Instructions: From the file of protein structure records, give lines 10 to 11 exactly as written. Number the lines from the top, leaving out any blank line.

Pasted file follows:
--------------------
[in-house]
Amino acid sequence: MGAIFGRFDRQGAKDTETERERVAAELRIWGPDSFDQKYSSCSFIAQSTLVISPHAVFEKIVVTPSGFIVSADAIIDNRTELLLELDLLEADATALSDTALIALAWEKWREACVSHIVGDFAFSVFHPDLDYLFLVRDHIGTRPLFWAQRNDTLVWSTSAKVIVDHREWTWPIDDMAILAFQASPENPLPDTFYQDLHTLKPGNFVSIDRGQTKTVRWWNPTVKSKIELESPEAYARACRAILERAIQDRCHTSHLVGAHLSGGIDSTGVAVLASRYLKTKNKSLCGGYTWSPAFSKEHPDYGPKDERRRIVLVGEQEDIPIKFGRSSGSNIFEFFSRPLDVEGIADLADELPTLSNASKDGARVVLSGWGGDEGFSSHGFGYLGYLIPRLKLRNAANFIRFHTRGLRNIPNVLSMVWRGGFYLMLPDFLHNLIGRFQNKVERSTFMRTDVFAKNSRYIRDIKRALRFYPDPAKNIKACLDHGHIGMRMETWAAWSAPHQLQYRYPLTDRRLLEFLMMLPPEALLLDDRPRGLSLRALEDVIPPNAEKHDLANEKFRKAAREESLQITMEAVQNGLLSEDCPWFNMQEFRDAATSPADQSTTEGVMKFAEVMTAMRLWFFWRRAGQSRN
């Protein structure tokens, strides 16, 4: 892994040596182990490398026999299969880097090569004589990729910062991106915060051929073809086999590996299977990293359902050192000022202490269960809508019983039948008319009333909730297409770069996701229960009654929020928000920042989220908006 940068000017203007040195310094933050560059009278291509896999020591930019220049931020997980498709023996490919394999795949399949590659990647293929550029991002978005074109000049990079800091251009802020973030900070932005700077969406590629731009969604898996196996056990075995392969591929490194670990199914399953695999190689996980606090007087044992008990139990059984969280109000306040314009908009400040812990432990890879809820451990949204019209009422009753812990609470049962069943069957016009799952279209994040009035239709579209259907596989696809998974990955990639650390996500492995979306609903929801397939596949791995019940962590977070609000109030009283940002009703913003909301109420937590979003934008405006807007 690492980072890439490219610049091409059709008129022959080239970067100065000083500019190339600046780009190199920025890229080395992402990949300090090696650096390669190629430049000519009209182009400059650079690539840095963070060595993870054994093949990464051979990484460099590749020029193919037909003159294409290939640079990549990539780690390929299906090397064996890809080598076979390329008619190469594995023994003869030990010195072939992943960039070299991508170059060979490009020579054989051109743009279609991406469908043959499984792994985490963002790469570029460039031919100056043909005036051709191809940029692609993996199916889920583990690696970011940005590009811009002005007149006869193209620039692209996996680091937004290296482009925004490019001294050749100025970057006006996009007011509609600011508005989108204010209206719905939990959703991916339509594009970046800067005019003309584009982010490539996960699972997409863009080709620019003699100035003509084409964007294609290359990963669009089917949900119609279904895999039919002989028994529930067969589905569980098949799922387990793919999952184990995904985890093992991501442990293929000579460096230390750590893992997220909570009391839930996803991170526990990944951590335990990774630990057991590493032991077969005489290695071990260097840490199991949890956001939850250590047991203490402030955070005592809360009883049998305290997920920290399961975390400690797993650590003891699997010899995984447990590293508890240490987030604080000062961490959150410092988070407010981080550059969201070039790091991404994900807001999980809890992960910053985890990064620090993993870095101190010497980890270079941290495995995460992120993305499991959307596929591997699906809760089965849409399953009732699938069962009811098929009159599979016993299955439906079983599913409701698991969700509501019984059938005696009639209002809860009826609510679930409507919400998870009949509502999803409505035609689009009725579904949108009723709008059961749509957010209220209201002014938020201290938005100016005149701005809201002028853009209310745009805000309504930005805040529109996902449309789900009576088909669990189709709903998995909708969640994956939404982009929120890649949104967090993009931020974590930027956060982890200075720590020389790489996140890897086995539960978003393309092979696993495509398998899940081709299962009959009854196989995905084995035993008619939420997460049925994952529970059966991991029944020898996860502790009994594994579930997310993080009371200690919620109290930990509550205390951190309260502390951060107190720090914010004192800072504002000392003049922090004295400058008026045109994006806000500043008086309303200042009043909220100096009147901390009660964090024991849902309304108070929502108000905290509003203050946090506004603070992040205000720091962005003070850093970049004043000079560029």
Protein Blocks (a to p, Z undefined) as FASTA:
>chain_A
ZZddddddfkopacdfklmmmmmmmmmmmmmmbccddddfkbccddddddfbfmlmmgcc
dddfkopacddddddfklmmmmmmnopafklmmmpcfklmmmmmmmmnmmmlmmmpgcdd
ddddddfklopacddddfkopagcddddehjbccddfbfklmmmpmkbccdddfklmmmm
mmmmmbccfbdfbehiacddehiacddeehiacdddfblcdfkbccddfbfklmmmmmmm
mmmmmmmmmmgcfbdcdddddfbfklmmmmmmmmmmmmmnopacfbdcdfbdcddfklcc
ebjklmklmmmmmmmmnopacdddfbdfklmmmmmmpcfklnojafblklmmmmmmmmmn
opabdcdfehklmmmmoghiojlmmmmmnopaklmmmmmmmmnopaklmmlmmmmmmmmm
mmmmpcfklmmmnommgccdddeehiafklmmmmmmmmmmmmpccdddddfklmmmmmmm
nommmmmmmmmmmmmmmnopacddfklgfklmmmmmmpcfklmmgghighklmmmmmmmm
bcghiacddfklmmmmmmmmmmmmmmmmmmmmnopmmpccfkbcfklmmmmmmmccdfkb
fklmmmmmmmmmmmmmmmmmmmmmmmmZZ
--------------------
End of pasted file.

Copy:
mmmmmmmmmmgcfbdcdddddfbfklmmmmmmmmmmmmmnopacfbdcdfbdcddfklcc
ebjklmklmmmmmmmmnopacdddfbdfklmmmmmmpcfklnojafblklmmmmmmmmmn